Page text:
Pioneer is a great word to describe the youth of the DR Congo. On 23rd, 800 young men and young women gathered at the Kinshasa Stake Center for the first ever youth conference. Three stakes, Kinshasa, Mont Ngafula, and Ngaliema, participated in phase-one of the combined stake youth conferences. Because of the distance and numbers of youth, the other two stakes in the area: Masina and Kimbanseke will meet on Saturday, July 30th.
The Bishops were asked to provide the number of youth attending from their wards. The number came back that 900 youth would attend the July 23rd conference. When several bishops were asked if that was the number of youth on their ward rolls, they responded, "yes, those are all the youth on our membership records." When asked, how many they think would attend the said (in typical African style), "most of them."
So, Saturday morning, we began registering youth. Now, you need to understand that African time in very unpredictable. We knew that the students would travel by transport from their wards. Example: there were only about 6 vehicles in the parking lot. Four of them belonged to the missionary couples. In other words, no one has cars. The kids boarded transports to get to the stake center - some taking up to two hours to travel to the conference. Many just walked.
A Sister from D.C., who is here on temporary assignment at the U.S. Embassy on a temorary assignment, was conscripted into helping. She was a great help at the registration desk.
At 9:00, start time we had about 100 youth signed in. That we thought was good. Then, they started ariving in groups (transport loads). By 10:00 am we had 300 hundred, by 10:30 it was up to 500, and they just kept coming.The youth were divided into six groups. As the morning continued, the groups grew in size, chairs were added to classrooms, more snacks were prepared, and everyone was accomadated.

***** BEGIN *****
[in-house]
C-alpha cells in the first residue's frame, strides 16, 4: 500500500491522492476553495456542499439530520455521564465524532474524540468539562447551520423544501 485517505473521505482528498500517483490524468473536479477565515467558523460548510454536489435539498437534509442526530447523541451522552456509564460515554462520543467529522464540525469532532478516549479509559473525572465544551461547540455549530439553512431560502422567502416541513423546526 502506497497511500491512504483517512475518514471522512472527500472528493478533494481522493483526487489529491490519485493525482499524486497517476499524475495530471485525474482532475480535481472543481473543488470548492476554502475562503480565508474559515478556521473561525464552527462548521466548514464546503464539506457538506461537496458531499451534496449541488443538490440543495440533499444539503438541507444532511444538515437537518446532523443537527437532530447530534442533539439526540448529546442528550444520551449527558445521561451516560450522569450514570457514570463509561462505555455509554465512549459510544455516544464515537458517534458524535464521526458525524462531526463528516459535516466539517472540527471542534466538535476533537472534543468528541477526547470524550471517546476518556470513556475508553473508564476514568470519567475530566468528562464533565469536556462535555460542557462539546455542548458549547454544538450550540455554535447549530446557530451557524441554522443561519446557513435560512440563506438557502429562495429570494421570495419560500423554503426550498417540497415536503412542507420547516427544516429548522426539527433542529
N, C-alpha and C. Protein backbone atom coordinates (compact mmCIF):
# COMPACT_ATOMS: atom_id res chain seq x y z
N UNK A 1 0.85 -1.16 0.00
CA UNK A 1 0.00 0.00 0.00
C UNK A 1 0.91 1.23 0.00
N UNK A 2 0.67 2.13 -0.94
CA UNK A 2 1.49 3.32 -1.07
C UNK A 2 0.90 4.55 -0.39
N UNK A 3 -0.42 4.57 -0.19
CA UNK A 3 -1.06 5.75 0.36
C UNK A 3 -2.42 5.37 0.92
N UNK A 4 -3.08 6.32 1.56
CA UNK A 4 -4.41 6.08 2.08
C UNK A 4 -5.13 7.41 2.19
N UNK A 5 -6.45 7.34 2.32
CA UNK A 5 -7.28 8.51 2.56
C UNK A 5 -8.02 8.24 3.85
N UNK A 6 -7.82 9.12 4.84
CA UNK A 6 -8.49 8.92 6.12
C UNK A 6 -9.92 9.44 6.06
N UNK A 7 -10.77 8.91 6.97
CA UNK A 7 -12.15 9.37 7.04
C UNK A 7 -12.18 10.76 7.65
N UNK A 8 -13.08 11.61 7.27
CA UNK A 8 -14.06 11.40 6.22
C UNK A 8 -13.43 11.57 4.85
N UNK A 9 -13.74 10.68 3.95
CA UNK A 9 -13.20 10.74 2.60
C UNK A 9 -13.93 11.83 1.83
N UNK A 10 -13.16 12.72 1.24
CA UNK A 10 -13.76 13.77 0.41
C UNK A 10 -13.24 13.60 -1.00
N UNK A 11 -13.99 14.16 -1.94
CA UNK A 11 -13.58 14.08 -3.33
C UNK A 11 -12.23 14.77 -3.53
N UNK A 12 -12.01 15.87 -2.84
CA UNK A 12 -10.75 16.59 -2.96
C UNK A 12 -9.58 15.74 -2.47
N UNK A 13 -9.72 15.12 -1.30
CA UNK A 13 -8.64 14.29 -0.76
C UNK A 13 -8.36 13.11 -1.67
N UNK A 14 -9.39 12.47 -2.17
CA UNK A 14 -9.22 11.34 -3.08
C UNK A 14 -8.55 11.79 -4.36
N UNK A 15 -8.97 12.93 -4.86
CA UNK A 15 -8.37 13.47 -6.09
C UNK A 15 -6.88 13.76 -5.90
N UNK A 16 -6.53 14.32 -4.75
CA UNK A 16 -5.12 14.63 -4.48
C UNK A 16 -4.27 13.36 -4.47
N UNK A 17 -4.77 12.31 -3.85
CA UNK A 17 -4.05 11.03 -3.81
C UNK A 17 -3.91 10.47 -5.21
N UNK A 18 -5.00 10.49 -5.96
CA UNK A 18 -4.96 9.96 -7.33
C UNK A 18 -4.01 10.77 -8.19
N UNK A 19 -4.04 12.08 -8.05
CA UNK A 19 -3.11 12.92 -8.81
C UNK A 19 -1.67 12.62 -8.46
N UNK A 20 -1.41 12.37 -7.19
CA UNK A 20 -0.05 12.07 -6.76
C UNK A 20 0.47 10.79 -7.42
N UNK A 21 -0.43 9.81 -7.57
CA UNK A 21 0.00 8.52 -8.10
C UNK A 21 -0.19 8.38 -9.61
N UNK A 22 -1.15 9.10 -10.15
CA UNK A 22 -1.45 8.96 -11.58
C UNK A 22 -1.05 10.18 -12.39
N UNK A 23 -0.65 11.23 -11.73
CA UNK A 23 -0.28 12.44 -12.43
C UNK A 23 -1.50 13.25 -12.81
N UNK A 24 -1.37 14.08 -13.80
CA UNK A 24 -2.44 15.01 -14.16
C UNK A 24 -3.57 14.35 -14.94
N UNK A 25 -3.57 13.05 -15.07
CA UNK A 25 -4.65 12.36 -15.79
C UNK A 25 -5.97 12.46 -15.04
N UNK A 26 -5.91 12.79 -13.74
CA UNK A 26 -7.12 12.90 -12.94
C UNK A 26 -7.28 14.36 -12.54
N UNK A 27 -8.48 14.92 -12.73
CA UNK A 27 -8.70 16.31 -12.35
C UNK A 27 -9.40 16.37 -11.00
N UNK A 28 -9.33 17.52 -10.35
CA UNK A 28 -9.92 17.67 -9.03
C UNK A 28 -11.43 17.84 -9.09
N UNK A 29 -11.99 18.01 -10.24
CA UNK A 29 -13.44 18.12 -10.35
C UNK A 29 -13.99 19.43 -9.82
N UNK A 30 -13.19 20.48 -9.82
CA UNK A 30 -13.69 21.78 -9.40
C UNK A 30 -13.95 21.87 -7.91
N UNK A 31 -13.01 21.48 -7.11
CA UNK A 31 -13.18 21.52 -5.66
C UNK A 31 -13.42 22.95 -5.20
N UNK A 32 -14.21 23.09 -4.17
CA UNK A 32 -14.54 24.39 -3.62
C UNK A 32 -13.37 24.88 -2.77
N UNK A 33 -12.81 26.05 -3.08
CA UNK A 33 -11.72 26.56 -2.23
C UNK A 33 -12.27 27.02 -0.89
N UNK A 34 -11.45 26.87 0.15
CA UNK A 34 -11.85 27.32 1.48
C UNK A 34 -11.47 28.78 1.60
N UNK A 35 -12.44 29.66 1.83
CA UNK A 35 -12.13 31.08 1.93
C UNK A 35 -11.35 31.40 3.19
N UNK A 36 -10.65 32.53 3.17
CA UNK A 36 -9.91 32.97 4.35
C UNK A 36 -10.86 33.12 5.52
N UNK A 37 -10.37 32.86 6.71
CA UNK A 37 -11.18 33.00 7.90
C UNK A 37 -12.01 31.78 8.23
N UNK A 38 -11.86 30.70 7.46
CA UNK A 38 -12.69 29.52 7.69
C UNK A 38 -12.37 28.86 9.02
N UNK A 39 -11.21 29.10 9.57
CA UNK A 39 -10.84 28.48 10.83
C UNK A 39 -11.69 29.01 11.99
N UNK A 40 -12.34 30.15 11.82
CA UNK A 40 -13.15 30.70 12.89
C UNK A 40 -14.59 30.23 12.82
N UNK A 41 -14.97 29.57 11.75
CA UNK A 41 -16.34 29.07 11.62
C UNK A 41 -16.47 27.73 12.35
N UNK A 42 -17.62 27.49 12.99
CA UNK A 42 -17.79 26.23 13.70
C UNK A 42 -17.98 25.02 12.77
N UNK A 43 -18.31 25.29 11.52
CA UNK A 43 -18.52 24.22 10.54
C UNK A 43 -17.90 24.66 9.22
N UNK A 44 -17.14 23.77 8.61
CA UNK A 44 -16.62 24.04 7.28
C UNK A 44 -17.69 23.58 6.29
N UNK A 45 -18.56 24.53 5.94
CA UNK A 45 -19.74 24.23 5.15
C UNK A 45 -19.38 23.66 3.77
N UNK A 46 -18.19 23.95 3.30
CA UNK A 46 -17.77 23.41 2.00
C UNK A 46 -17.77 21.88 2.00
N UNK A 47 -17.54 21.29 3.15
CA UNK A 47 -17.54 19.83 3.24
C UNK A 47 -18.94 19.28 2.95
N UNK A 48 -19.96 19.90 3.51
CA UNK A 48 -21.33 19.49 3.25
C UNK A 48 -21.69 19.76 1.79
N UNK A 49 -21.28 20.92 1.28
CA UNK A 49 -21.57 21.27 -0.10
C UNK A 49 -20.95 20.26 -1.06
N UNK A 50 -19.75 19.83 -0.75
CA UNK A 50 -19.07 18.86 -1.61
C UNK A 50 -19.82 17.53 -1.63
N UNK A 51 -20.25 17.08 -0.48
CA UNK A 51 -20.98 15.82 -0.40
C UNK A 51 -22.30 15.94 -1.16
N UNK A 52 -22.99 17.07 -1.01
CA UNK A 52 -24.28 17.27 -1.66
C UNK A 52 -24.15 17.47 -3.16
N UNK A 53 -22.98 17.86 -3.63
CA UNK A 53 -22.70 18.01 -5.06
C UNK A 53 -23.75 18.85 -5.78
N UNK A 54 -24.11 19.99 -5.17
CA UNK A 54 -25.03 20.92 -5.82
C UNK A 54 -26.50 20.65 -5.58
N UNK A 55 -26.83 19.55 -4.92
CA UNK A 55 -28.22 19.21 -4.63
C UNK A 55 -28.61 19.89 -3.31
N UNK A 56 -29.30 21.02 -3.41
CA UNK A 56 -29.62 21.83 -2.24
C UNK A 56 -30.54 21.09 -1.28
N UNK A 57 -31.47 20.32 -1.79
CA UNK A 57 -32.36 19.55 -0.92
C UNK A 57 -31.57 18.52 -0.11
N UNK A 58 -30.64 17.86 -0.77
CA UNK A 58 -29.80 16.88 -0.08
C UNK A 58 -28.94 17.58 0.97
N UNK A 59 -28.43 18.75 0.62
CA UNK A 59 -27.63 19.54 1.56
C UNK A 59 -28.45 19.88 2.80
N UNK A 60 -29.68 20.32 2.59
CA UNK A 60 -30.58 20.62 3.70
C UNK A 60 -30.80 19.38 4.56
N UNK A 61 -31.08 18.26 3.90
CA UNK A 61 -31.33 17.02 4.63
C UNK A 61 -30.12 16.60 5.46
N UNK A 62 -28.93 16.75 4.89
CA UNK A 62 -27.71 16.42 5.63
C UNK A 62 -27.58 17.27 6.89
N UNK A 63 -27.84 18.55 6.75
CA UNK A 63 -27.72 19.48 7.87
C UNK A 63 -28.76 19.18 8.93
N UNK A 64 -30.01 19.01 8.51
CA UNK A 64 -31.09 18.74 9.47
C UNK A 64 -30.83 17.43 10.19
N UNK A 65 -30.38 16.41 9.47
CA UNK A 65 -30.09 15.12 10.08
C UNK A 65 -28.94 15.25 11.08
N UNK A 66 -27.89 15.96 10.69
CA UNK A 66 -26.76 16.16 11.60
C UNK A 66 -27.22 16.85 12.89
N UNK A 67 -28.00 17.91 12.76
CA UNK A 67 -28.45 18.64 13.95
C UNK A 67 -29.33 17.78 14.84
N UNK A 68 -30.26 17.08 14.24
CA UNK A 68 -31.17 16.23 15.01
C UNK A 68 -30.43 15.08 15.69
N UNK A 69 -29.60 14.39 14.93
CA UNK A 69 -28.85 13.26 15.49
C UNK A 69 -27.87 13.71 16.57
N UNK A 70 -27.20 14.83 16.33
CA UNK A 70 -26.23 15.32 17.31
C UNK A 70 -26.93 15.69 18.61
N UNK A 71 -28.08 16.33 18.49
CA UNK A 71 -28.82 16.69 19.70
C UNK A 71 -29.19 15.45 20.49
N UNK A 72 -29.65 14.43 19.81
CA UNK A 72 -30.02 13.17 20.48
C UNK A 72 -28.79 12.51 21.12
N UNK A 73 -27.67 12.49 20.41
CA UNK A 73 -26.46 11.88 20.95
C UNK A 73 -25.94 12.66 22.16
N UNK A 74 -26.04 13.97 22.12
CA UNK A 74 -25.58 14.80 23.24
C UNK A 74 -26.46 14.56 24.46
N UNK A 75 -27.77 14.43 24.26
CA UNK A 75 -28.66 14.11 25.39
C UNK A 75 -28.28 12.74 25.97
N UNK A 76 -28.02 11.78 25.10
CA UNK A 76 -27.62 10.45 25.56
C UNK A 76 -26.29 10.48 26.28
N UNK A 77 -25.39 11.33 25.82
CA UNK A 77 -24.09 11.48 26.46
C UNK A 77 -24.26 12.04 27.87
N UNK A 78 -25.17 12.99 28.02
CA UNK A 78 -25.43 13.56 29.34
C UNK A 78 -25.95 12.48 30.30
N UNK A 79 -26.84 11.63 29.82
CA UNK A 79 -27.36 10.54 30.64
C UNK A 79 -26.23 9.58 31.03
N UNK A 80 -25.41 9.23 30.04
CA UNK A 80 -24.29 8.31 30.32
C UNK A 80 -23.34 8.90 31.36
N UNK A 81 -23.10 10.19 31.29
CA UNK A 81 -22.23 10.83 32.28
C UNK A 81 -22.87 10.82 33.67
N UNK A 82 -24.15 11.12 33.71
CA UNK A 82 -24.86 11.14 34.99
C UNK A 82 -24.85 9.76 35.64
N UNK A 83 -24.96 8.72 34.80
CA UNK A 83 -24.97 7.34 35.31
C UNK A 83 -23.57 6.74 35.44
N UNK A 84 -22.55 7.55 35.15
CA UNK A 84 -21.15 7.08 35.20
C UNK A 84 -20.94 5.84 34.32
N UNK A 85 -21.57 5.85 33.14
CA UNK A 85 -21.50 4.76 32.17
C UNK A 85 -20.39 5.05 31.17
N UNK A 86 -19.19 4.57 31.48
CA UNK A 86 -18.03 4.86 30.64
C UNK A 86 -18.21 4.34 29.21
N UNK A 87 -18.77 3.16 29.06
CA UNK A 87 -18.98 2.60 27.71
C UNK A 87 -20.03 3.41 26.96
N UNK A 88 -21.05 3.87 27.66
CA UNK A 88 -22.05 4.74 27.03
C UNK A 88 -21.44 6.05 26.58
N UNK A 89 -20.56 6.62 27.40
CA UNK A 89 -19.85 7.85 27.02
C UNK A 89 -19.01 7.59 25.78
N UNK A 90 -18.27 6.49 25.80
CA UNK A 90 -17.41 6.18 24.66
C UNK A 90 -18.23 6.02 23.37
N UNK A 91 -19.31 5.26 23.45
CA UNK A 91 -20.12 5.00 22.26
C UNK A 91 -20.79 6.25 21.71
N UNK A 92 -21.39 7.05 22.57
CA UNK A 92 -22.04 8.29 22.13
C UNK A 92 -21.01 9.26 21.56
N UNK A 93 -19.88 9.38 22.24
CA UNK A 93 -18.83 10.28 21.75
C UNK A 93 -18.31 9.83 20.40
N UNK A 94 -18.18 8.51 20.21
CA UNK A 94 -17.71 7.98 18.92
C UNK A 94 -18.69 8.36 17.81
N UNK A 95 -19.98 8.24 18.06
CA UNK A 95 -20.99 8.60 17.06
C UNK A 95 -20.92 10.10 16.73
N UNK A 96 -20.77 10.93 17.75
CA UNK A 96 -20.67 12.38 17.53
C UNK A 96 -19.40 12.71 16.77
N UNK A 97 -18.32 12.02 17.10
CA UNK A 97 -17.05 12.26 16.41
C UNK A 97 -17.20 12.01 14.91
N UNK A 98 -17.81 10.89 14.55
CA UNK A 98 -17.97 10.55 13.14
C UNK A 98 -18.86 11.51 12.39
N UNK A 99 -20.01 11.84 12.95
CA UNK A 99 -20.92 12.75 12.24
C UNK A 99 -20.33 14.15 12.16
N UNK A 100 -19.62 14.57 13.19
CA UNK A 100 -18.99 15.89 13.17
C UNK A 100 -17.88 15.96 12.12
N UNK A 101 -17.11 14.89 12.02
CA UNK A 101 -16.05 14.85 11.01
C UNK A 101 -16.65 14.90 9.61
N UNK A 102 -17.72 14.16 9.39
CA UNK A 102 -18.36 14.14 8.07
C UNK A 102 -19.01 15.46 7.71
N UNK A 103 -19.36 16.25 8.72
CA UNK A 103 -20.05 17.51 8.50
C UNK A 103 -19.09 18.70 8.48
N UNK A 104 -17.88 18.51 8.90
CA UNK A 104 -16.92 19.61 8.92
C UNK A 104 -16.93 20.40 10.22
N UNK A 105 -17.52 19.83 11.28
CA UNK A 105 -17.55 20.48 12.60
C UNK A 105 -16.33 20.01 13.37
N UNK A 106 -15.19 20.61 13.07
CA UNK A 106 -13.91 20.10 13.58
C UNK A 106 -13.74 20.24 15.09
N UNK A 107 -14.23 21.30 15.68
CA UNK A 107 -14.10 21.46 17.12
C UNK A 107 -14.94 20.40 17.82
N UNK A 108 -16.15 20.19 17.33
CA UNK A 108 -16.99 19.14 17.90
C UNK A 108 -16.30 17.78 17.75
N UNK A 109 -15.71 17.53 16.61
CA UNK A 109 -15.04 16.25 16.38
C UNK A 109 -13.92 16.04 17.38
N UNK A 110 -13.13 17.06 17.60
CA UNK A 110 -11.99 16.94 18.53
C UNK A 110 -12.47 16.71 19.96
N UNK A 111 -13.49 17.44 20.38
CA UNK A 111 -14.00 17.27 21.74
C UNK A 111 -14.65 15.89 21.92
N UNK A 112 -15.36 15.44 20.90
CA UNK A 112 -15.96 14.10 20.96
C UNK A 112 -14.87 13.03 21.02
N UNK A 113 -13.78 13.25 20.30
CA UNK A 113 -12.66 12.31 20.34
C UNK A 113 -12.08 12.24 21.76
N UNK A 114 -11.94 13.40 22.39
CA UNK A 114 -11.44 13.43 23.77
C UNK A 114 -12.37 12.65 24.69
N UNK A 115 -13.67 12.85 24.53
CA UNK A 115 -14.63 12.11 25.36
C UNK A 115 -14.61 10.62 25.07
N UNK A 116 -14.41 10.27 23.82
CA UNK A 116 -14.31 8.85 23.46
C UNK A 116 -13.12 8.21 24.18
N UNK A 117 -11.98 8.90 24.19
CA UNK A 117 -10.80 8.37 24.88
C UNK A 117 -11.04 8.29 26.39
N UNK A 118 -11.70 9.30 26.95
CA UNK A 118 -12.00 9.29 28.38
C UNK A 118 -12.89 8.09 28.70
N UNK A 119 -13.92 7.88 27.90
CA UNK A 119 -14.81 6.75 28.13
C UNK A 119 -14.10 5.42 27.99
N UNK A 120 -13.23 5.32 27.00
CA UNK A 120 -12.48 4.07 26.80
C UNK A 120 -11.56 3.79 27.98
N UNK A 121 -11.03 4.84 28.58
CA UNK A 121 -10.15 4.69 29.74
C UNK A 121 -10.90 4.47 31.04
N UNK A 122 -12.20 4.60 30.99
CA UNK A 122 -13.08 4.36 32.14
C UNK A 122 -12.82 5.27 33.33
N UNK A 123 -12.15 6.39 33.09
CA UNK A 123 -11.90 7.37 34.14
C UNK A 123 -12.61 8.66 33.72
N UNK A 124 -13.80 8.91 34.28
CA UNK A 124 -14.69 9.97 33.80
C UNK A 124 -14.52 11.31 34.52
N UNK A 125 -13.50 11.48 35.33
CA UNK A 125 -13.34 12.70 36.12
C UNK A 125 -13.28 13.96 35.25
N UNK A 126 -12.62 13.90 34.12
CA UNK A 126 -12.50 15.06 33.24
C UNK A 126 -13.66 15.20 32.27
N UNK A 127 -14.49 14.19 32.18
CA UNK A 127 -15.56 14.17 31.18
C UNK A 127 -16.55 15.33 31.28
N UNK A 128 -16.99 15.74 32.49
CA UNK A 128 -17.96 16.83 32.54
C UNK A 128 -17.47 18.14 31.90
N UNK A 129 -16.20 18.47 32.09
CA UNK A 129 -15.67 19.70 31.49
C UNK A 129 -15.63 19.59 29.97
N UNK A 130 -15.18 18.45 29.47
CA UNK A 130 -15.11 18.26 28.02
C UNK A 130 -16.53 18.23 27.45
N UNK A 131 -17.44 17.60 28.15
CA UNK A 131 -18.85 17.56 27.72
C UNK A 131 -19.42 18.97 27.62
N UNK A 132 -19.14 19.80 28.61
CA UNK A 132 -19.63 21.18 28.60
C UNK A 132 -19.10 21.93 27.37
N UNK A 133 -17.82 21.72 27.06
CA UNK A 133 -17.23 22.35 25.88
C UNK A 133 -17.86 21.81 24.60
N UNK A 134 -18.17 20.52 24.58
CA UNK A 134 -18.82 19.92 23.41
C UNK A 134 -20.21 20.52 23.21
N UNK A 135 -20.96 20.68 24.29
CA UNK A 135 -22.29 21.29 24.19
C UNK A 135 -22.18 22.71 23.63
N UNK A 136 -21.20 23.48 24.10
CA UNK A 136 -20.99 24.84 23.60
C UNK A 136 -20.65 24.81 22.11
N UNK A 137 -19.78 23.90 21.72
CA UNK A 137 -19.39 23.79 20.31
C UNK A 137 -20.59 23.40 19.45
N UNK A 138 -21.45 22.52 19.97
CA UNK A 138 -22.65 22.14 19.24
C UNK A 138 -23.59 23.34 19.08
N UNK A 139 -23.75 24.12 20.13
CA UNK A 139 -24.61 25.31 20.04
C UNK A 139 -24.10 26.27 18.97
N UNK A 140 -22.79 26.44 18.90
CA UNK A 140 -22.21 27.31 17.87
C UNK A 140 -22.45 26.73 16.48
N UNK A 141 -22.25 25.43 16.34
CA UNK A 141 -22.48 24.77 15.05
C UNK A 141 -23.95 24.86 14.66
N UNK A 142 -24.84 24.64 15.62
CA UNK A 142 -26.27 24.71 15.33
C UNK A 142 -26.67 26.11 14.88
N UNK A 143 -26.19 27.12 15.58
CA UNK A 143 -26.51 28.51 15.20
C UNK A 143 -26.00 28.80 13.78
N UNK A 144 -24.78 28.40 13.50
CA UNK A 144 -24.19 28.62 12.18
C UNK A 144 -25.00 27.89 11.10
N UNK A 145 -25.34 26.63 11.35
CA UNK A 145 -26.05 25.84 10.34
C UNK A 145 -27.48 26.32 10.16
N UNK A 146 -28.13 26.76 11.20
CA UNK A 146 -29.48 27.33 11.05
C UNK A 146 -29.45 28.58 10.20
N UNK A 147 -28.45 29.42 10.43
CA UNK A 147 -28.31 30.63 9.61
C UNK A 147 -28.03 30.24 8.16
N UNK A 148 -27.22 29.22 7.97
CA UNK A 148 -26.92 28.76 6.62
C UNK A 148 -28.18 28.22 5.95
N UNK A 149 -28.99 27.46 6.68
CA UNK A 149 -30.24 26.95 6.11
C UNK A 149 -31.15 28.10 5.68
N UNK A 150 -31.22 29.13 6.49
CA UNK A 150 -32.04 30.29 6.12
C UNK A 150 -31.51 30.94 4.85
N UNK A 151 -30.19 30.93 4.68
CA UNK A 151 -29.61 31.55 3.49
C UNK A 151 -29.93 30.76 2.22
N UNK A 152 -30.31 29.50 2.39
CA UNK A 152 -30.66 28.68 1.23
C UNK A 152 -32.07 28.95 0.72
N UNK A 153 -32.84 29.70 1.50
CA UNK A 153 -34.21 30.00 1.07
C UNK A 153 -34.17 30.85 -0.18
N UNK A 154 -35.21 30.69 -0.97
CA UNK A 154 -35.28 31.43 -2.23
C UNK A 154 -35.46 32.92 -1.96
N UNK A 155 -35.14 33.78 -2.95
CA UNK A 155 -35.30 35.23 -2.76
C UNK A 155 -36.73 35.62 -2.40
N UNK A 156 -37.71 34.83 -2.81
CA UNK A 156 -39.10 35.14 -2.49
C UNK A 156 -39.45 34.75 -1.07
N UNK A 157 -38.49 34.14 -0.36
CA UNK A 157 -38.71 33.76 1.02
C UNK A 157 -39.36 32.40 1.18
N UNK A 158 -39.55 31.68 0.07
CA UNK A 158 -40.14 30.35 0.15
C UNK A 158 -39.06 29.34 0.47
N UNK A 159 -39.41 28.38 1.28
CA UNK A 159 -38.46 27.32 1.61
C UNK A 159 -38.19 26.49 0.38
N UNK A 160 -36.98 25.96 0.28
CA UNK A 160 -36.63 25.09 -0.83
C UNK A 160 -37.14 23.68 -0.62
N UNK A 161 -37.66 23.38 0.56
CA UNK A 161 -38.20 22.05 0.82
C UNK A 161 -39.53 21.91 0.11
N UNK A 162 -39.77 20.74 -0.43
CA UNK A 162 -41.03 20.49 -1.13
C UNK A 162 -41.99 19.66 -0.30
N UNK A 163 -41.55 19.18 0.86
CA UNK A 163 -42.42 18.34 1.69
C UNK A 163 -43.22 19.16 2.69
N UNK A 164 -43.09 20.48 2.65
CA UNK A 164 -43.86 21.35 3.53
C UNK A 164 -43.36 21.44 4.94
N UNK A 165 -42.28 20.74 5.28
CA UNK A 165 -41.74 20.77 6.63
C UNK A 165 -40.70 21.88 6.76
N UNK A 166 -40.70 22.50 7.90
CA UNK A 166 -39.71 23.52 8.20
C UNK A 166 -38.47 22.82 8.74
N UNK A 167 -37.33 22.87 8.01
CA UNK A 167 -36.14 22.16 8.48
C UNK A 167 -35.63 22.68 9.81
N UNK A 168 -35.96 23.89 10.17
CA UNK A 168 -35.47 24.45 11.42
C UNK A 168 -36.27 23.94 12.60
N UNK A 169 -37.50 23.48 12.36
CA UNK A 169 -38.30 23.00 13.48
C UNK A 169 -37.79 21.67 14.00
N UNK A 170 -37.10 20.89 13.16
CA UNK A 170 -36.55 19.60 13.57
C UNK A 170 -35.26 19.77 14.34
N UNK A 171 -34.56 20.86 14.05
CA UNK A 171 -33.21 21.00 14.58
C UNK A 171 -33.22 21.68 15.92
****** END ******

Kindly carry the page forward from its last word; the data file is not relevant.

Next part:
By the morning break there were over 700 young men and young women ready to eat a snack. Our final count was just about 800 youth. AMAZING.
The conference included, classes (1/2 hour each), music (Suzanne played the piano all day long - note the picture of her and the young men at the piano - she is like the pied piper of the Congo, everyone wants her to teach them to play), games, and a dance. At the end the entire group sang the two songs they had learned. The host stake president and the Area Seventy closed the meeting with very stiring (and short) talks.
Two young men, who are summer interns at the US Embassy led the games - which were played on the basketball court behind the church. One is a returned missionary who speaks French and the other is a good Catholic boy from Virginia. The kids loved them and they had a great time doing it. I asked the Catholic kid, "did you ever dream that during your Congo experience you would be teaching a bunch of Mormon kids how to play "tag?" His response, "no way, but this is the highlight of my trip."
A young couple taught the Temple mariage class. Other classes included missionary preparation, importance of being on time, Book of Mormon, etc.
It was the first time the youth of these three stakes had ever met together. It was an awesome experience for them. And for their leaders. The office missionary couple, who are very vested in the youth, were the advisors to the stake and ward young men/young women leaders.
All in all it was an awesome experience for everyone.
These young people are literally the future of the Church in the Congo. They will break old tribal traditions such as the dowery, tribalism, and lead a generation of strong leadership in a country that Heavenly Father is blessing every day.
In a country with poverty, illness, strife and a million other problems, these youth found an island of peace, safety, and the Spirit of our Heavenly Father.